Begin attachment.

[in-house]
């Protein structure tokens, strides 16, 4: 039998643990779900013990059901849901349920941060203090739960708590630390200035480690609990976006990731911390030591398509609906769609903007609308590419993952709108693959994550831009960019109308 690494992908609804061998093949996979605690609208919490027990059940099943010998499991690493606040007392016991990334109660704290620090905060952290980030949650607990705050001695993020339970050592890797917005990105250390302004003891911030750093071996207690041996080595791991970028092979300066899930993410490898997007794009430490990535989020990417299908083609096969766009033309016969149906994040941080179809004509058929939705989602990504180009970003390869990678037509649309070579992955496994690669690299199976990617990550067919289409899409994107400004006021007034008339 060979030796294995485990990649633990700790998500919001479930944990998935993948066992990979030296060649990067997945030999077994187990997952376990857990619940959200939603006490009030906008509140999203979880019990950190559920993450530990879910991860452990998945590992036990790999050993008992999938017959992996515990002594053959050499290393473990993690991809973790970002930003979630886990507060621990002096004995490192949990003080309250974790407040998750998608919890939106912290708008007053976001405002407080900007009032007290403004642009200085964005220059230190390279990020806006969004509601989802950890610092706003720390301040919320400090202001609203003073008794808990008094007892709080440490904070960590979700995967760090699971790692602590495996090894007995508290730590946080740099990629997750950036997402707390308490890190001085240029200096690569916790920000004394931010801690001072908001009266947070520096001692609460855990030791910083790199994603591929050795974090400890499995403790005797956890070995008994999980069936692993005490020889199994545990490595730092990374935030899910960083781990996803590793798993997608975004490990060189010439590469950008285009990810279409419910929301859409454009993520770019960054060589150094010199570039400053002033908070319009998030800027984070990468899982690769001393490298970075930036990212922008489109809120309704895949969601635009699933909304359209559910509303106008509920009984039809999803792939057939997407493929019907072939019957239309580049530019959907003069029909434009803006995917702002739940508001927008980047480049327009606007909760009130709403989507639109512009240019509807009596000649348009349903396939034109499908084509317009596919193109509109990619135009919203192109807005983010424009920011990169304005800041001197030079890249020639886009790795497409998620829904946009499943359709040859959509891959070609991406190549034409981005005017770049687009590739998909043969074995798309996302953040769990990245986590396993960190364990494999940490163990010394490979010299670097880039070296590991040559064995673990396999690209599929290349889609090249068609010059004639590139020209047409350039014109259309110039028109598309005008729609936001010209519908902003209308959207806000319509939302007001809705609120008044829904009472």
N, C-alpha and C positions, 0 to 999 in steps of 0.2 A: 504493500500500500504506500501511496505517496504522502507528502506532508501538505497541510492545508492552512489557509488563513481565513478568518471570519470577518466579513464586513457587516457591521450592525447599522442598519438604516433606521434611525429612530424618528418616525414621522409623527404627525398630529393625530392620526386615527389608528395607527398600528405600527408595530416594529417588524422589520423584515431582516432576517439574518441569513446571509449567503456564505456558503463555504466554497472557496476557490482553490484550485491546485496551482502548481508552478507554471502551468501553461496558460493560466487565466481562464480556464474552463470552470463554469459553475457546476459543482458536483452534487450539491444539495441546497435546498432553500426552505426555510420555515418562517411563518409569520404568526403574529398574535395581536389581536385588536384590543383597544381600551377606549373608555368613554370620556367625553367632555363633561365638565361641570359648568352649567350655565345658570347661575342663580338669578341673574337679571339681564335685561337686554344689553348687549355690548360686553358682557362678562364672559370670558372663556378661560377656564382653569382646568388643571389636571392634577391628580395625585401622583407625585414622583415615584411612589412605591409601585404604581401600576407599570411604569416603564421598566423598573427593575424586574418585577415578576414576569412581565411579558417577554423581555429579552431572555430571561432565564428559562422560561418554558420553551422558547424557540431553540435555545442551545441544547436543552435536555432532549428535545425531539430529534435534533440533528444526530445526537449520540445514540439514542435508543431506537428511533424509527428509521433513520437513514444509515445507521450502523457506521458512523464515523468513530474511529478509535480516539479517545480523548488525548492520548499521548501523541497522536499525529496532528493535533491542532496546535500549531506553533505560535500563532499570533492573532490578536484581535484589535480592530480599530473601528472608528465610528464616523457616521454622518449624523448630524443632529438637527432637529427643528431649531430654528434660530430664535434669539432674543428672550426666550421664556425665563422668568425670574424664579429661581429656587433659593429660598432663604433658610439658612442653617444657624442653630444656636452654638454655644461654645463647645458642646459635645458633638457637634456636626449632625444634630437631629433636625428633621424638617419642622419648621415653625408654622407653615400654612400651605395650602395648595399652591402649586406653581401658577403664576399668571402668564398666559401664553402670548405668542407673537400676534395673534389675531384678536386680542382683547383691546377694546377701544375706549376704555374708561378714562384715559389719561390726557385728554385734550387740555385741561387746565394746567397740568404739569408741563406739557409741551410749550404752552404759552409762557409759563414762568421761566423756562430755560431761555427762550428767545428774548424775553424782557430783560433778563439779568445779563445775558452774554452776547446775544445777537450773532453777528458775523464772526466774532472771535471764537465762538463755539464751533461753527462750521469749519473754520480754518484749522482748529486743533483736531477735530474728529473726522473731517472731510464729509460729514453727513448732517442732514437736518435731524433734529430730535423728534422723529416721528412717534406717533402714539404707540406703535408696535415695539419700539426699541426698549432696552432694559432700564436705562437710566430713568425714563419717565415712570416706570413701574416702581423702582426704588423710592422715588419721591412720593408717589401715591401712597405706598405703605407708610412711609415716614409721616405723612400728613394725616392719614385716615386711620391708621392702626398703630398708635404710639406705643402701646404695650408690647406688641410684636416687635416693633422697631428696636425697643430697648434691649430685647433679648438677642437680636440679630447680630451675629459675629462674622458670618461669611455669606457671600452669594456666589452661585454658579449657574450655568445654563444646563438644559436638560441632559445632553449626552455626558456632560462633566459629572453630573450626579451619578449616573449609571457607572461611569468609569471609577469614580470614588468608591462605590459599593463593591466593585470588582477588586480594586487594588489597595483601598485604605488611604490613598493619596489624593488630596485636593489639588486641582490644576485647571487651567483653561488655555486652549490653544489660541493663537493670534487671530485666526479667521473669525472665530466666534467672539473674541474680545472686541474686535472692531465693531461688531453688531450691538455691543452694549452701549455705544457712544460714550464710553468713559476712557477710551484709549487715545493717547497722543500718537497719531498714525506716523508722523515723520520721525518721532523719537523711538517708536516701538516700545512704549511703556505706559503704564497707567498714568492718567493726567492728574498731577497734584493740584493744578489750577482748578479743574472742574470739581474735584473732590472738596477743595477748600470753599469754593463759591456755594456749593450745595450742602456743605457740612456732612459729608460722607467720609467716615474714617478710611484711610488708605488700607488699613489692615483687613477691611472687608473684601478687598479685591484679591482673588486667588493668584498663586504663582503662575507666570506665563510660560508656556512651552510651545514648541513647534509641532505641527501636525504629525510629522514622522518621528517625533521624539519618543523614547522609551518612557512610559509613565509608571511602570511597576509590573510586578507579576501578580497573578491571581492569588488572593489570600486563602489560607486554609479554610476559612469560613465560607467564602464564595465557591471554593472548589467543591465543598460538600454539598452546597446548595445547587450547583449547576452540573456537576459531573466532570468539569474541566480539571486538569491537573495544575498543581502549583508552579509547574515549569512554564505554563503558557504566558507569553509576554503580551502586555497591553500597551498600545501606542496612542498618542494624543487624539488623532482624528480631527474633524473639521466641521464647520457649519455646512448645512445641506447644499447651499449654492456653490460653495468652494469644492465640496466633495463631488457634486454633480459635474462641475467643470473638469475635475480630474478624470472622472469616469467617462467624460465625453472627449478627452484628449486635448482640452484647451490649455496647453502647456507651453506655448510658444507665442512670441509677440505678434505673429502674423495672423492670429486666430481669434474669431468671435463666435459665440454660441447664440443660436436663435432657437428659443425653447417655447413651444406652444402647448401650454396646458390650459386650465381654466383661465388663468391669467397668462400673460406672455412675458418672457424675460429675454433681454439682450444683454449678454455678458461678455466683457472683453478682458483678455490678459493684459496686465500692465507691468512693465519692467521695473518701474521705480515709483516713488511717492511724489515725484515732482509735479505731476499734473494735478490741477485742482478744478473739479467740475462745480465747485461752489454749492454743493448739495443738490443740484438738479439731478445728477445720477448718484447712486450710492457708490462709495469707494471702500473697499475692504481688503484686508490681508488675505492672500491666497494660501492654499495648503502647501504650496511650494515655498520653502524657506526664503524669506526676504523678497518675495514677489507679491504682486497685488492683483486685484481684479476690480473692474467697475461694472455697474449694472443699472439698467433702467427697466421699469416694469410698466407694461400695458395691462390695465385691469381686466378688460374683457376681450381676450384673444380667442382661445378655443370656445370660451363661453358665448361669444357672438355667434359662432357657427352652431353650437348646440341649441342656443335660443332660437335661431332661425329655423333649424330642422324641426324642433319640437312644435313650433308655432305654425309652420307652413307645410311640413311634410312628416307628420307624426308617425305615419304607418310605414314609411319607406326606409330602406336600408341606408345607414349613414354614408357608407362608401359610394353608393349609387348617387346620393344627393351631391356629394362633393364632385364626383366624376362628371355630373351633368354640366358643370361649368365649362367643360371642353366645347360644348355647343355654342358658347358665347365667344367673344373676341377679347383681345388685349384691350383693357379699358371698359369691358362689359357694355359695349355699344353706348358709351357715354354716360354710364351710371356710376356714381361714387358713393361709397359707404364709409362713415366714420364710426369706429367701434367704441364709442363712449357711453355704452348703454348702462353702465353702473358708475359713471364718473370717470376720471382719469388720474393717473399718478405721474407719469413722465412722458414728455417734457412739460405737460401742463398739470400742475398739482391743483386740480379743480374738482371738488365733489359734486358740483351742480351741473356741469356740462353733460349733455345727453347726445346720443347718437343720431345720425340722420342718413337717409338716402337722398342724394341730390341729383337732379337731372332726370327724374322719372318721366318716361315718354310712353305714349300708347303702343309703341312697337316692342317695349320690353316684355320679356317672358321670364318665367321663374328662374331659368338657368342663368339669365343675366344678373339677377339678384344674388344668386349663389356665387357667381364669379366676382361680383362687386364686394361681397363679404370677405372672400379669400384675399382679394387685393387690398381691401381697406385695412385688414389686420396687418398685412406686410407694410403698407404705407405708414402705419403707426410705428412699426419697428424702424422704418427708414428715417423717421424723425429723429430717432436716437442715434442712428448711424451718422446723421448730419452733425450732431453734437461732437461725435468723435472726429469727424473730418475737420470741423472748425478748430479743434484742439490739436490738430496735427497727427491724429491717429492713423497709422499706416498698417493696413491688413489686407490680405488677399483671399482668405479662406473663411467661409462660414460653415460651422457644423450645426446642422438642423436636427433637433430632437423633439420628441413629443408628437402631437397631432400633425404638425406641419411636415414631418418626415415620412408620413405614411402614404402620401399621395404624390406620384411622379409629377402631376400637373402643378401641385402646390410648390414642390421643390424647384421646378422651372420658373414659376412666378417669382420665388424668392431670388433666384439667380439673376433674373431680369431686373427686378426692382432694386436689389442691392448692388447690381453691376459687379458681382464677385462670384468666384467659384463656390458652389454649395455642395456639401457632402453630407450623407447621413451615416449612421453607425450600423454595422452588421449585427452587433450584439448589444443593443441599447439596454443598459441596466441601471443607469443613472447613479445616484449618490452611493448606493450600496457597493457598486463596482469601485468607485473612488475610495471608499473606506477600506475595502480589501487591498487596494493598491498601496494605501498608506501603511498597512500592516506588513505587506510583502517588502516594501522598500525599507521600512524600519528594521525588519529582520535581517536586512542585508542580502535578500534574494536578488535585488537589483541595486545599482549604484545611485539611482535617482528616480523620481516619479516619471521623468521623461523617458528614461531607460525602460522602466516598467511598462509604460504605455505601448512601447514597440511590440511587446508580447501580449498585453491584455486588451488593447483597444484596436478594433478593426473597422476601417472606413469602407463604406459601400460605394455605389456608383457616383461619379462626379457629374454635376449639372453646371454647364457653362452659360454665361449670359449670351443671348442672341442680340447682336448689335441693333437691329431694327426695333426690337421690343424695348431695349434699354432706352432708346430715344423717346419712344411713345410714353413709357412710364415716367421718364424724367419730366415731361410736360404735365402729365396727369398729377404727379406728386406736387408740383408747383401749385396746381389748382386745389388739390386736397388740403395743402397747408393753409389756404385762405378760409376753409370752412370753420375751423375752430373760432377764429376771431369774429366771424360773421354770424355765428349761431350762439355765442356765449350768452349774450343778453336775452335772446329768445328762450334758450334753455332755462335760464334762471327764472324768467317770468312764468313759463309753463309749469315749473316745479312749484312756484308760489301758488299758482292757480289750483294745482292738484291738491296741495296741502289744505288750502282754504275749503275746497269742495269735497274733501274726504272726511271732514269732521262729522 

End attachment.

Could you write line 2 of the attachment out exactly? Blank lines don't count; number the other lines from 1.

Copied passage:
């Protein structure tokens, strides 16, 4: 039998643990779900013990059901849901349920941060203090739960708590630390200035480690609990976006990731911390030591398509609906769609903007609308590419993952709108693959994550831009960019109308 690494992908609804061998093949996979605690609208919490027990059940099943010998499991690493606040007392016991990334109660704290620090905060952290980030949650607990705050001695993020339970050592890797917005990105250390302004003891911030750093071996207690041996080595791991970028092979300066899930993410490898997007794009430490990535989020990417299908083609096969766009033309016969149906994040941080179809004509058929939705989602990504180009970003390869990678037509649309070579992955496994690669690299199976990617990550067919289409899409994107400004006021007034008339 060979030796294995485990990649633990700790998500919001479930944990998935993948066992990979030296060649990067997945030999077994187990997952376990857990619940959200939603006490009030906008509140999203979880019990950190559920993450530990879910991860452990998945590992036990790999050993008992999938017959992996515990002594053959050499290393473990993690991809973790970002930003979630886990507060621990002096004995490192949990003080309250974790407040998750998608919890939106912290708008007053976001405002407080900007009032007290403004642009200085964005220059230190390279990020806006969004509601989802950890610092706003720390301040919320400090202001609203003073008794808990008094007892709080440490904070960590979700995967760090699971790692602590495996090894007995508290730590946080740099990629997750950036997402707390308490890190001085240029200096690569916790920000004394931010801690001072908001009266947070520096001692609460855990030791910083790199994603591929050795974090400890499995403790005797956890070995008994999980069936692993005490020889199994545990490595730092990374935030899910960083781990996803590793798993997608975004490990060189010439590469950008285009990810279409419910929301859409454009993520770019960054060589150094010199570039400053002033908070319009998030800027984070990468899982690769001393490298970075930036990212922008489109809120309704895949969601635009699933909304359209559910509303106008509920009984039809999803792939057939997407493929019907072939019957239309580049530019959907003069029909434009803006995917702002739940508001927008980047480049327009606007909760009130709403989507639109512009240019509807009596000649348009349903396939034109499908084509317009596919193109509109990619135009919203192109807005983010424009920011990169304005800041001197030079890249020639886009790795497409998620829904946009499943359709040859959509891959070609991406190549034409981005005017770049687009590739998909043969074995798309996302953040769990990245986590396993960190364990494999940490163990010394490979010299670097880039070296590991040559064995673990396999690209599929290349889609090249068609010059004639590139020209047409350039014109259309110039028109598309005008729609936001010209519908902003209308959207806000319509939302007001809705609120008044829904009472």